There are two types of UV rays that we need to worry about protecting ourselves from. A simple way to remember the difference between them is UVA which are the ageing rays and UVB which are the rays that cause burning of the skin.
UVA rays cause premature ageing by affecting elastin in the skin, which causes wrinkles, sagging, and pigmentation. These rays penetrate the skin more deeply than UVB rays and can even penetrate through window glass. Most sun damage in many people occurs from day-to-day exposure to the sun and not at the beach. UVB rays cause the skin to burn and are strongly linked with malignant melanoma and other skin cancers, although UVA rays have also been linked to skin cancer. So you can see why it is vitally important to protect your skin from both types of UV rays.
Remember, even on a cloudy day or when you are sat in the car, UVA rays penetrate window glass, clouds and rain, so you are still being exposed to UV rays. Sunscreens - labelling. There is a common misconception that by using a sunscreen you are protecting your skin against both burning and ageing.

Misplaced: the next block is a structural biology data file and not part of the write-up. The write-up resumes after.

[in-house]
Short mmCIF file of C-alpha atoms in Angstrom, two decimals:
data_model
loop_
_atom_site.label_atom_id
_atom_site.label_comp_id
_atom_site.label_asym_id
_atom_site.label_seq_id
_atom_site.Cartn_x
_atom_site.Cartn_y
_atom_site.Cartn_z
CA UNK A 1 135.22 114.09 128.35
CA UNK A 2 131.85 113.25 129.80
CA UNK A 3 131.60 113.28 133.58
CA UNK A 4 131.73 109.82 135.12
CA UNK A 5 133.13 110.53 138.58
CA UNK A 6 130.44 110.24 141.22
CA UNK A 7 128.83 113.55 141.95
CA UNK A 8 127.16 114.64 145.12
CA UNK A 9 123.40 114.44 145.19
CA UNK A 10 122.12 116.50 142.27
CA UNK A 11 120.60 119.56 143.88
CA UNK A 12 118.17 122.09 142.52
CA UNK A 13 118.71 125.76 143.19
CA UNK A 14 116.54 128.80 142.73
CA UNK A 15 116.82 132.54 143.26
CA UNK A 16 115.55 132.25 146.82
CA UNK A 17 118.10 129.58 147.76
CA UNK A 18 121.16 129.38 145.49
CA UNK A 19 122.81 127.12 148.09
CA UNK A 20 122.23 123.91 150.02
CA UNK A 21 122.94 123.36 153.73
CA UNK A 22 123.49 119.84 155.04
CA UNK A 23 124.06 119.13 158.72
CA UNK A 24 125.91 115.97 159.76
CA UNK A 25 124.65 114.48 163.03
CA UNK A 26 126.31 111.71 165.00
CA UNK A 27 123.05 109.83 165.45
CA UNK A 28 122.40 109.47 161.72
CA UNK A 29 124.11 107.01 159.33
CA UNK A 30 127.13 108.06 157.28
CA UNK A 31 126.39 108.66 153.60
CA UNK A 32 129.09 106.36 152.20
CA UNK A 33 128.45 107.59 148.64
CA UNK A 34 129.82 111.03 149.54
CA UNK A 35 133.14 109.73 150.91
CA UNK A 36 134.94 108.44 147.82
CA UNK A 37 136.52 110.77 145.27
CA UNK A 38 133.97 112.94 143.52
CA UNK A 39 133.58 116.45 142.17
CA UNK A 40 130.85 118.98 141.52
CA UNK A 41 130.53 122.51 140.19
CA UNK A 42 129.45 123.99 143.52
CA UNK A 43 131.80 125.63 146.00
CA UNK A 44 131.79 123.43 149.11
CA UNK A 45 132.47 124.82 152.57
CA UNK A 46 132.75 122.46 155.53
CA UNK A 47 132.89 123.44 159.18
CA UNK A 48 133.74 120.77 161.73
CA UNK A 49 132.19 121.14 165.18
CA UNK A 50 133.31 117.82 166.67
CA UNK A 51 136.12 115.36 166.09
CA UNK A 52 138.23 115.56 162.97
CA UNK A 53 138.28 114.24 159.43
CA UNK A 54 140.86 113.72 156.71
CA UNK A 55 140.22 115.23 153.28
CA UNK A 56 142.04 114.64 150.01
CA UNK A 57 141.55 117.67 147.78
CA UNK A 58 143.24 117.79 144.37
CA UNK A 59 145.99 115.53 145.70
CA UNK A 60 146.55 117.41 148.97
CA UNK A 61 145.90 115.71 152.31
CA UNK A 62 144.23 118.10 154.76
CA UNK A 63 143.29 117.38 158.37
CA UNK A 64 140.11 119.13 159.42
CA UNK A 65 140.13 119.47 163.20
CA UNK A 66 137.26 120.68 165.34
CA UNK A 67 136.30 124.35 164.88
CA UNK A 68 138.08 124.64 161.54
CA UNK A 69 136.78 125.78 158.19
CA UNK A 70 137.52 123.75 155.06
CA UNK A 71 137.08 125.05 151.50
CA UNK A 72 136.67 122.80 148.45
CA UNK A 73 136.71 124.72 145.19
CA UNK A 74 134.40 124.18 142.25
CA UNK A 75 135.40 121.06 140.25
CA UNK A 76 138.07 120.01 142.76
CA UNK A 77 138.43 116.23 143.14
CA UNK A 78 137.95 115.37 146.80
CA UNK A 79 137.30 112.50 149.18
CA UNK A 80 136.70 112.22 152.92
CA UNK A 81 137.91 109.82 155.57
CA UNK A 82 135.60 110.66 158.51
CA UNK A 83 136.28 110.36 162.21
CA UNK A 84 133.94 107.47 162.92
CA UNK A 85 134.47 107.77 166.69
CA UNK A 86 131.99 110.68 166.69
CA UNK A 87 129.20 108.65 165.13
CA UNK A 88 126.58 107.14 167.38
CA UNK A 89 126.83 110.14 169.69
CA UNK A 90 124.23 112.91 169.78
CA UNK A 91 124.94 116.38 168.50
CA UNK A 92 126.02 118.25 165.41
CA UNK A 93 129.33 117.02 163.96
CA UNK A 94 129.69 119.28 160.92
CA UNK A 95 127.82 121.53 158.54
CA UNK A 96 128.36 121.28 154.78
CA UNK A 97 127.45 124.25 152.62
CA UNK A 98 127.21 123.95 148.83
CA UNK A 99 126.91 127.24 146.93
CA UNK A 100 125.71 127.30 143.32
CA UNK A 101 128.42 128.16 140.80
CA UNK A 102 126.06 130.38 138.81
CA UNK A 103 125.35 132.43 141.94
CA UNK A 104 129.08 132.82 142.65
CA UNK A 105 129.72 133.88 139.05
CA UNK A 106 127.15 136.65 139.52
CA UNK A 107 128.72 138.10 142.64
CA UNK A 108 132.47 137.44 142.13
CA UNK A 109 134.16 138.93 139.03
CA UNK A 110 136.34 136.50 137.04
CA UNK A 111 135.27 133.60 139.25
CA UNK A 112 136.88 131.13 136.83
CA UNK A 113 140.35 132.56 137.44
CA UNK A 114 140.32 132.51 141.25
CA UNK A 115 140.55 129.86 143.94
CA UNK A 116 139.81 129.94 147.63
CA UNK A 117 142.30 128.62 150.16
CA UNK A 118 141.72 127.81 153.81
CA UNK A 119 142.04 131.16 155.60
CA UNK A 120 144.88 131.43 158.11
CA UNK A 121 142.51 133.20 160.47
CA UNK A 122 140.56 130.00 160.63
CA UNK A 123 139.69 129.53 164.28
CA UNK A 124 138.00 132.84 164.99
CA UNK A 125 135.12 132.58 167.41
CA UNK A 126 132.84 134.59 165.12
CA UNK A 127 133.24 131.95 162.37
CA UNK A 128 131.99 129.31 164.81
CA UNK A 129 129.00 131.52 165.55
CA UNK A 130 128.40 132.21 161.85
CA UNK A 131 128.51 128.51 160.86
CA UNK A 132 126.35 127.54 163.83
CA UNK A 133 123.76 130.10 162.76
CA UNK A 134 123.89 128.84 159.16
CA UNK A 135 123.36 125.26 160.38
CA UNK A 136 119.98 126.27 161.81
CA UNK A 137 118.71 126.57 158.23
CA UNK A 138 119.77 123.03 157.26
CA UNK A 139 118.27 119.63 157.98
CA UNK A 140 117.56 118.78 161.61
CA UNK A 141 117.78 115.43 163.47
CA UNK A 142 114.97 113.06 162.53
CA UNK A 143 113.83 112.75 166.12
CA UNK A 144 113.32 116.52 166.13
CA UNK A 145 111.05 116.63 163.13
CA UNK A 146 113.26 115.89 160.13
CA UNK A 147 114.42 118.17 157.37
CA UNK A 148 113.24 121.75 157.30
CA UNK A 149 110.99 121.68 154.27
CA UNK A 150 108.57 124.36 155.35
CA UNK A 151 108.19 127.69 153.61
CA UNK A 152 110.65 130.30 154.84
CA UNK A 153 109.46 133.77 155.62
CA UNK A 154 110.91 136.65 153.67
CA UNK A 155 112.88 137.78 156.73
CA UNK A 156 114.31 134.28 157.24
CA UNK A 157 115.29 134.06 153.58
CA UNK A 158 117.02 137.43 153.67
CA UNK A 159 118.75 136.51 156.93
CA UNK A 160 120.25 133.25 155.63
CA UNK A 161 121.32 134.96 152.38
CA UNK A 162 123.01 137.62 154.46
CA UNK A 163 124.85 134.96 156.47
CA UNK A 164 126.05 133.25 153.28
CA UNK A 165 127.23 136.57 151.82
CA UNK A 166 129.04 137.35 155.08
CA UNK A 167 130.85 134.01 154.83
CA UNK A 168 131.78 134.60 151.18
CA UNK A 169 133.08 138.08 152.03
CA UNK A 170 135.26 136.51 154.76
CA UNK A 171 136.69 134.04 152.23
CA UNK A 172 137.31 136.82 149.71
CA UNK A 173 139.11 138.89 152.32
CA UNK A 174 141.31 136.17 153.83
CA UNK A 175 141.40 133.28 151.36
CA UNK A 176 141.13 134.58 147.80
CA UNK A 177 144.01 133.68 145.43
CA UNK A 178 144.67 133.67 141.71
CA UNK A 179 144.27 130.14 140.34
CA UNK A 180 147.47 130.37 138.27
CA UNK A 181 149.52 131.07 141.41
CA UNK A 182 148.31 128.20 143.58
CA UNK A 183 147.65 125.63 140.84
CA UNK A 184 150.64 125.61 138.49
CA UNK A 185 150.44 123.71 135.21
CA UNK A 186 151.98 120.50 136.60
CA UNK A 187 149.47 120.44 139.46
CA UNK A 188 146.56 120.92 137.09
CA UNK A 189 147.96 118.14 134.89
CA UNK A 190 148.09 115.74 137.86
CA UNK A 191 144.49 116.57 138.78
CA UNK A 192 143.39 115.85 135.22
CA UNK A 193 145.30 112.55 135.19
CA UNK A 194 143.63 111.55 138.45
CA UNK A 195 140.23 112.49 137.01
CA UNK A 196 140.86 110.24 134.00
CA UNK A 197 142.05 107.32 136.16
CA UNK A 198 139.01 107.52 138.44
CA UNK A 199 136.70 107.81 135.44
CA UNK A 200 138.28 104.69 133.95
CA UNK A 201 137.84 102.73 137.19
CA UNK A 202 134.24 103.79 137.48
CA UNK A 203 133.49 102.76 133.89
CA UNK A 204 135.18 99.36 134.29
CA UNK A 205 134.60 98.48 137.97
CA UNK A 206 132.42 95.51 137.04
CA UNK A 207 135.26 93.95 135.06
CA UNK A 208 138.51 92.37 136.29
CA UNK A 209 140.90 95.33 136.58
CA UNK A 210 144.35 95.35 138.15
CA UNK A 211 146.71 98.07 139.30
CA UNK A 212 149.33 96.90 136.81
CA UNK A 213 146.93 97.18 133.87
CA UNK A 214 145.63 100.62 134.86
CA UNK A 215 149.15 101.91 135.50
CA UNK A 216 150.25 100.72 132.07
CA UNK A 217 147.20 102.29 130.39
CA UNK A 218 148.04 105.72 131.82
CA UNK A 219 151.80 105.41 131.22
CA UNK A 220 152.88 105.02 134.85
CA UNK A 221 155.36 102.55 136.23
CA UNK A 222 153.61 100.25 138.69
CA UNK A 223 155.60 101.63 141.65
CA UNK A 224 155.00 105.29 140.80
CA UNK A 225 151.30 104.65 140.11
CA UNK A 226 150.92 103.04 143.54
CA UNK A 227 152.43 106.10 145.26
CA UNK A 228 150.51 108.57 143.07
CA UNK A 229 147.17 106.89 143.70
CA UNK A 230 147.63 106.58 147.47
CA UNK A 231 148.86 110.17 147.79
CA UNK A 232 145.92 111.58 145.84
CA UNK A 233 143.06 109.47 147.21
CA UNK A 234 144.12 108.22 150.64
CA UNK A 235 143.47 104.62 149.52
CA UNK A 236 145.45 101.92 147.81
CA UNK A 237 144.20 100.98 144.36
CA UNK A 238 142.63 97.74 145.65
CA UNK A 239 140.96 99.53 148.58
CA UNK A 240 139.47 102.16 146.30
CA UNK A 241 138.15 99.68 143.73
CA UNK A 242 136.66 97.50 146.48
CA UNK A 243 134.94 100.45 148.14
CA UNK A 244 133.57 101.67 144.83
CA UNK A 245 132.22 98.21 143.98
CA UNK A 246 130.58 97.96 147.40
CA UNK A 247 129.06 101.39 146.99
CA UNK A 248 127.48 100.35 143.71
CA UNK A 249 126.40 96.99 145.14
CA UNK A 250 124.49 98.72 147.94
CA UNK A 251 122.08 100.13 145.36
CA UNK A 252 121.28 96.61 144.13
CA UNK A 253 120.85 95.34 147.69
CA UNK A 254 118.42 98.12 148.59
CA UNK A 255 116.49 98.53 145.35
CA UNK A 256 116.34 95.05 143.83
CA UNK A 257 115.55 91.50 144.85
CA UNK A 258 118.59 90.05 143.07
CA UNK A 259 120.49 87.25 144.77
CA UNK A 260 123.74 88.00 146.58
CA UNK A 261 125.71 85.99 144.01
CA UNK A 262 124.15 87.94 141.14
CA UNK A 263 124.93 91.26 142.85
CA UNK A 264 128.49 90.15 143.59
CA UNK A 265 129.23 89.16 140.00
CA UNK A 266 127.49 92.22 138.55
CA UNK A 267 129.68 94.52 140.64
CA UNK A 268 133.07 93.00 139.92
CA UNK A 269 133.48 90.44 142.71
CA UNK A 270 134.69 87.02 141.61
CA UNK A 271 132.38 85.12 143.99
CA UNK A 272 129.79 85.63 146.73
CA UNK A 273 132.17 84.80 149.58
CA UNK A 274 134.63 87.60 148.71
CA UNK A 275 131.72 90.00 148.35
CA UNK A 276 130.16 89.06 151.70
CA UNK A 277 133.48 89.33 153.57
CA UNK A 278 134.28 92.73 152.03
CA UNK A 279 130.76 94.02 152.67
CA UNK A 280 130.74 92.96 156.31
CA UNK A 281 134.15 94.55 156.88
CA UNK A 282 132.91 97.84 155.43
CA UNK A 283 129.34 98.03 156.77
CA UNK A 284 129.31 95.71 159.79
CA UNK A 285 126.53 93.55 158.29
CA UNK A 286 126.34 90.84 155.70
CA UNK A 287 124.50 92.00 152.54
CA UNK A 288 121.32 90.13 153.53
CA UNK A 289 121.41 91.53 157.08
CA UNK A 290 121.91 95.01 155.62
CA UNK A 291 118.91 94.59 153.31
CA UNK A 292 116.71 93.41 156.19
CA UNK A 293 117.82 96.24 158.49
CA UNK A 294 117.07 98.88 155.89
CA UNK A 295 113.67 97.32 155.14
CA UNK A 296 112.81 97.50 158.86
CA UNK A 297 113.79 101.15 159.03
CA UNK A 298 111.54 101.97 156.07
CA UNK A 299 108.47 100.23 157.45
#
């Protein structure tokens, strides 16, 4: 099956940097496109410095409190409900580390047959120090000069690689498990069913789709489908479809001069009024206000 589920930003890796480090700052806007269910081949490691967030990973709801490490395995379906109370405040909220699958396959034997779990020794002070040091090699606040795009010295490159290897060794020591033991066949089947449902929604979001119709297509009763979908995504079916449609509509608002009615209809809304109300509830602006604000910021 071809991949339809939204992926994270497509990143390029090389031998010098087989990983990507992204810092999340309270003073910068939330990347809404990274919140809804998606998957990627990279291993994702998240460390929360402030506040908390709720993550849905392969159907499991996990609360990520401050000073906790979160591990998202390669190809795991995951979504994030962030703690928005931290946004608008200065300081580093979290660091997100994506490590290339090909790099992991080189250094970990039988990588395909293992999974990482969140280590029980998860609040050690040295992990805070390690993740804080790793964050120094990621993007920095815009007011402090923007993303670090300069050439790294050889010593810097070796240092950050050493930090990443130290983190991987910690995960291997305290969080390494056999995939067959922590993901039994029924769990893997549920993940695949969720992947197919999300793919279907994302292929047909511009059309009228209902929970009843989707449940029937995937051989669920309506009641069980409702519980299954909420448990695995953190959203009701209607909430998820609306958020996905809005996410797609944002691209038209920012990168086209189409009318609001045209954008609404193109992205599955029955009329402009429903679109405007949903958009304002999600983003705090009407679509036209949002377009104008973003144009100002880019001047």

However, this is not always the case. The SPF figure provided on the label on a sunscreen gives an indication of the protection it will offer the skin against burning i.e. it shows the protection it offers against UVB rays.
You should look out for the UVA circle on labels as this will indicate that it has been thoroughly tested to EU standards for UVA protection. According to EU guidelines, a sunscreen should offer UVA protection that is at least 1/3 of the labelled SPF factor and, sunscreens that achieve this will be able to display the UVA circle on its label.
Sunscreens - How they work
There are two different ways in which sunscreens work:
• Always use a minimum SPF of 15 and reapply it every 2 hours, sooner if you are in particularly strong sun i.e. on holiday
• Always reapply after swimming and sweating, sunscreens easily rub off on clothing if they are not given proper time to absorb in to the skin. Remember, you should still apply protection on cloudy days because if the UV rays can penetrate glass, they can penetrate cloud too!
• Avoid being in the sun between 10am and 4pm when the sun is at its strongest
• Wear a hat, protective clothing and sunglasses with adequate protection
• Protect children. Research has shown that just 1 case of sunburn in childhood could lead to skin cancer in later life
• Do not use sunscreen on babies under 6 months, except for a possible dollop of zinc oxide on the baby's nose. Children under the age of 6 months have not yet formed a protective skin barrier against the chemicals in the creams, so it is preferable to wrap them up with hats and sun protective clothing.